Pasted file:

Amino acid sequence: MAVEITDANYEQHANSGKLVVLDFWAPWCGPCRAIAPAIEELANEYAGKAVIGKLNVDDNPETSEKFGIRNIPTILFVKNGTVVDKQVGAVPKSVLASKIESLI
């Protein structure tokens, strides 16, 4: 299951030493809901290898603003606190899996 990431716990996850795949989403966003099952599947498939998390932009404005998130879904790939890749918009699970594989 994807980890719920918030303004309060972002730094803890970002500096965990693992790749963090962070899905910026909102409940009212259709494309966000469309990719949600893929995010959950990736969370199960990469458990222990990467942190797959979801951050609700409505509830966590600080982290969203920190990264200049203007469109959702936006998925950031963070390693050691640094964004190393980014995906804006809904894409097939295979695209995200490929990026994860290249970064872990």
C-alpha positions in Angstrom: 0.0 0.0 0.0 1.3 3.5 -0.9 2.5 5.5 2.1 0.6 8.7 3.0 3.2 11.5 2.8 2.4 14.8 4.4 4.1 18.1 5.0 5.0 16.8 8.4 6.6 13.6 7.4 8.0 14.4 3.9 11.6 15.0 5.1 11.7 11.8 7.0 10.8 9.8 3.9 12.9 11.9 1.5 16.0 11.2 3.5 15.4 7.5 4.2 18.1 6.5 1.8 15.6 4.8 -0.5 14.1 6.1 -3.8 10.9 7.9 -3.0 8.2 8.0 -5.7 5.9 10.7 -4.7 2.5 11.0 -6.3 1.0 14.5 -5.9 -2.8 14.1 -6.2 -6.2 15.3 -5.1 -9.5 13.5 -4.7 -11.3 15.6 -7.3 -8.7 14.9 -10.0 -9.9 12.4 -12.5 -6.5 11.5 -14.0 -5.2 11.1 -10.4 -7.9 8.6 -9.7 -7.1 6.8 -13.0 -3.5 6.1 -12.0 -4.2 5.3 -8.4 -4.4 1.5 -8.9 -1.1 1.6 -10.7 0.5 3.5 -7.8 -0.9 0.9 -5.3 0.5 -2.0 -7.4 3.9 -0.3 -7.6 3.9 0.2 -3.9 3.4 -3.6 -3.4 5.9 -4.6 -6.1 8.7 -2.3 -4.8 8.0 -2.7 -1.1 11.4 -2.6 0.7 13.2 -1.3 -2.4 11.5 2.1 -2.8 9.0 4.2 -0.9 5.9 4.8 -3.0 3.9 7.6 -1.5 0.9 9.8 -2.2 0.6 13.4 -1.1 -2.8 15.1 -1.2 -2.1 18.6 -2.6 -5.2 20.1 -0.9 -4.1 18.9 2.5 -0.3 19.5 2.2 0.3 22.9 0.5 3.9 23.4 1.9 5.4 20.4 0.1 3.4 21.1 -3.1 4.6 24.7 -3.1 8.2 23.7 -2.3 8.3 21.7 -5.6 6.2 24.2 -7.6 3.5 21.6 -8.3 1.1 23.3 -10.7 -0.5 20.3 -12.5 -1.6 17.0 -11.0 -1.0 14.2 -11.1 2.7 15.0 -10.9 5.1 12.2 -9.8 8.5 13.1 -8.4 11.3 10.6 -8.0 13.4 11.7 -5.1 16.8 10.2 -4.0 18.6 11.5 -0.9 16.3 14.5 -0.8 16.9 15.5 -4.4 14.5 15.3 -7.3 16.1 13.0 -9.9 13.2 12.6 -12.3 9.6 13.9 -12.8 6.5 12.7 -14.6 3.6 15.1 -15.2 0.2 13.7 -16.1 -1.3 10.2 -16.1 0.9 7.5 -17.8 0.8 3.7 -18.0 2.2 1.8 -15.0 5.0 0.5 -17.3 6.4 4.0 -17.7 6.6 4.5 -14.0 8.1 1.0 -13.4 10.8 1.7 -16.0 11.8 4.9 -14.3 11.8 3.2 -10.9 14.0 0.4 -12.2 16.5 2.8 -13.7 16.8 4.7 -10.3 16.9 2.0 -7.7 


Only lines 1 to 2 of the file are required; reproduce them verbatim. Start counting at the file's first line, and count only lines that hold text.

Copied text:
Amino acid sequence: MAVEITDANYEQHANSGKLVVLDFWAPWCGPCRAIAPAIEELANEYAGKAVIGKLNVDDNPETSEKFGIRNIPTILFVKNGTVVDKQVGAVPKSVLASKIESLI
């Protein structure tokens, strides 16, 4: 299951030493809901290898603003606190899996 990431716990996850795949989403966003099952599947498939998390932009404005998130879904790939890749918009699970594989 994807980890719920918030303004309060972002730094803890970002500096965990693992790749963090962070899905910026909102409940009212259709494309966000469309990719949600893929995010959950990736969370199960990469458990222990990467942190797959979801951050609700409505509830966590600080982290969203920190990264200049203007469109959702936006998925950031963070390693050691640094964004190393980014995906804006809904894409097939295979695209995200490929990026994860290249970064872990």